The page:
In the aftermath of the battle and before the police arrive, Adler drugs Sherlock and takes her smart phone back from him. Then she escapes. When Sherlock wakes up back in his bed at Baker Street, he has a text from Adler on his phone. Once Sherlock has recovered somewhat, Mycroft stops by. Sherlock mentions that Adler must have something more than just pictures of a royal in a compromising position, and Mycroft doesn’t deny it. We then fast forward to Christmas, where the boys are having a little get-together (“Christmas drinkies” as medical examiner Molly puts it). After Sherlock is inadvertently very rude to Molly, his apology is interrupted by another text from Adler (she’s been texting him consistently since their first encounter). He turns around and sees the smart phone on the mantle, and he suspects this means that Adler is dead (she said she would die without the phone). Sure enough, a trip to the morgue seems to confirm Sherlock’s suspicions.

We next fast forward to New Year’s Eve Day, where Sherlock is still brooding over Adler’s death. Watson goes out to run errands, and he gets stopped in the street by a woman with a limo. He thinks he’s being taken to see Mycroft again, but he’s actually taken to a random abandoned factory. Inside the factory is none other than Irene Adler. She wants her smart phone back. Watson gets her to send a text to Sherlock to let him know she’s still alive. Sherlock had actually been following Watson, and he’s out in the hallway. He goes home in kind of a daze with his newfound knowledge that she’s alive. When he arrives back at Baker Street, he sees there has been a break-in and Mrs. Hudson, the landlady, has been captured. It’s the American thugs again. By the time Watson gets home, however, Sherlock has soundly dealt with them.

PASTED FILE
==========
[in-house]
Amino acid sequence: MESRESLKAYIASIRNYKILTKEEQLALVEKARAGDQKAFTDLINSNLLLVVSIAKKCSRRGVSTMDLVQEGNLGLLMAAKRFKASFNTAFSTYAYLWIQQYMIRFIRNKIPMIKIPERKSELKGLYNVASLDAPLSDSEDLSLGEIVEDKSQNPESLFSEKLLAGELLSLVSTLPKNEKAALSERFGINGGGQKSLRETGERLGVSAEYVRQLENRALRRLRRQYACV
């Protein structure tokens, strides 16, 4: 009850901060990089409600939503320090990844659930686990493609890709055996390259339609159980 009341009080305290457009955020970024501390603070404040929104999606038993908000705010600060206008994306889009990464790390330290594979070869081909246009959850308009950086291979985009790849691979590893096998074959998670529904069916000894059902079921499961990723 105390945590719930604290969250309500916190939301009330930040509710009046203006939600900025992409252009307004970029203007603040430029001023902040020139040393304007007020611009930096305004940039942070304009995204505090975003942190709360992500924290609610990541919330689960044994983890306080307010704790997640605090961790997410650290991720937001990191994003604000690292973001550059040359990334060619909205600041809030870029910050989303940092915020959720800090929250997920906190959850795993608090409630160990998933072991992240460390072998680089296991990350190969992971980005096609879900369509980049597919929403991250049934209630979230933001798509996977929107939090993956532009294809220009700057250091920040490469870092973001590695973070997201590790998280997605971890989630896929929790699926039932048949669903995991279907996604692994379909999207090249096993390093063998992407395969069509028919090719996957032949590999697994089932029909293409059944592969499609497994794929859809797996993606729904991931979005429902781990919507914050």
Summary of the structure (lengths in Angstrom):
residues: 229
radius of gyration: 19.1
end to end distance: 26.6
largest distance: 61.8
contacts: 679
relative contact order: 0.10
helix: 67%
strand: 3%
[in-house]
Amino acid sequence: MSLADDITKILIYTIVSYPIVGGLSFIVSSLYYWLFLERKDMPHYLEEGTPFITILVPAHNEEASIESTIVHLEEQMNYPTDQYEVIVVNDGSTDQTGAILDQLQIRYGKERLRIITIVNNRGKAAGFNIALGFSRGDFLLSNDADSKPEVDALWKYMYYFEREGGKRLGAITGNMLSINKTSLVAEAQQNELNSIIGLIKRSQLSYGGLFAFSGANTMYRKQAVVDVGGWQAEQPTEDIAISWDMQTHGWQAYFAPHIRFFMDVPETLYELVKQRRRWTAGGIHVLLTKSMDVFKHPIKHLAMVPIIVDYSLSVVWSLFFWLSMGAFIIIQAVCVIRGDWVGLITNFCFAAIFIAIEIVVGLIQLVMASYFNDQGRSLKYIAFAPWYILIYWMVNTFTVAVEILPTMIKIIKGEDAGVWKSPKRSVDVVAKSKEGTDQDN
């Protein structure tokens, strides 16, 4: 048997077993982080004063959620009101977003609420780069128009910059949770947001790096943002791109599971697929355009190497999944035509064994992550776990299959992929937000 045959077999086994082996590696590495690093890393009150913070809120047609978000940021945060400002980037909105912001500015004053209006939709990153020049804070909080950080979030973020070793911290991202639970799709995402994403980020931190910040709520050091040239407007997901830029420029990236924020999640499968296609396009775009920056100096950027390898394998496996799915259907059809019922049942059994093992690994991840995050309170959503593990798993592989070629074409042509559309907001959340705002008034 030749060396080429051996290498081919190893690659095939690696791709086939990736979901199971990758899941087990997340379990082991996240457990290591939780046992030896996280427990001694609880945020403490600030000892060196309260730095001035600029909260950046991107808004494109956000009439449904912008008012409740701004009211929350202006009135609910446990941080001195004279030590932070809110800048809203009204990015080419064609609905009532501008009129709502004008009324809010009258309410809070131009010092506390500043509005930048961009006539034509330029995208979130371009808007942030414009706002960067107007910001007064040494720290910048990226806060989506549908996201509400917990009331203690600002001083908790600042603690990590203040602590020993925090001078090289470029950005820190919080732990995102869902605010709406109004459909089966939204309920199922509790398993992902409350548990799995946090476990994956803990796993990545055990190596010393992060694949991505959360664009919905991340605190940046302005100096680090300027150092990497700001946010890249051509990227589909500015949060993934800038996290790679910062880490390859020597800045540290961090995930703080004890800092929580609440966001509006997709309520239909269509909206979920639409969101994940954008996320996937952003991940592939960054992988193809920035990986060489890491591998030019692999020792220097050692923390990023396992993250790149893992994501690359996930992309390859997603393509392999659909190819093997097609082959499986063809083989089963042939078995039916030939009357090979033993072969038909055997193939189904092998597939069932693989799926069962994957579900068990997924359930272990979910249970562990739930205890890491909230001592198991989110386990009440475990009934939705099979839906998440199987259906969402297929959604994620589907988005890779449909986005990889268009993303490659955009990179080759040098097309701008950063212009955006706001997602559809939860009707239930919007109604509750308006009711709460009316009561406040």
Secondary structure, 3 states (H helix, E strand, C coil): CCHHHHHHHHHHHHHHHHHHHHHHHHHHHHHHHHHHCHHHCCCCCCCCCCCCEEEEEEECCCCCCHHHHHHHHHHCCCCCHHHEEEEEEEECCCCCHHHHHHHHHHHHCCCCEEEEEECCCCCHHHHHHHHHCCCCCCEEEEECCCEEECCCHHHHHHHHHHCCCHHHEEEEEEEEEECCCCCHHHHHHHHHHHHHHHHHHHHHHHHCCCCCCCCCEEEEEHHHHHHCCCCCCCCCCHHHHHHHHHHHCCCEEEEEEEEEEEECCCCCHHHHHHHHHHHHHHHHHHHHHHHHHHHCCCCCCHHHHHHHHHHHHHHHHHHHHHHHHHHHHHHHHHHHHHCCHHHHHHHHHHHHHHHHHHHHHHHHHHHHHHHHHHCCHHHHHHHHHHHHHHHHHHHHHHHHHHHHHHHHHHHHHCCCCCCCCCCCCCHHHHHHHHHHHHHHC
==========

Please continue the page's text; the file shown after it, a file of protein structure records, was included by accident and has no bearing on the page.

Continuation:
Sherlock spends some time at the morgue with Molly, x-raying Adler’s smart phone, oddly enough. When he returns, Adler herself is sleeping in his bed. She wants her phone back. Again. After some especially persistent whining from Sherlock, Adler lets him see what’s on the phone. She hopes he can deciper it. The document turns out to be a plane manifest. From various clues, he deduces that it is the manifest for Flight 007 from London to Baltimore (woot woot!). When Watson phrases it as “flight double-oh seven,” Sherlock has a breakthrough. He remembers hearing Mycroft say “Bond Air is go.” Adler secretly texts Moriarty about this development, and Moriarty subsequently texts Mycroft. Mycroft sends his people to pick up Sherlock and Watson yet again. At this point, Sherlock realizes that the government was planning to let a terrorist attack on the plane happen to avoid giving up the source of their intelligence.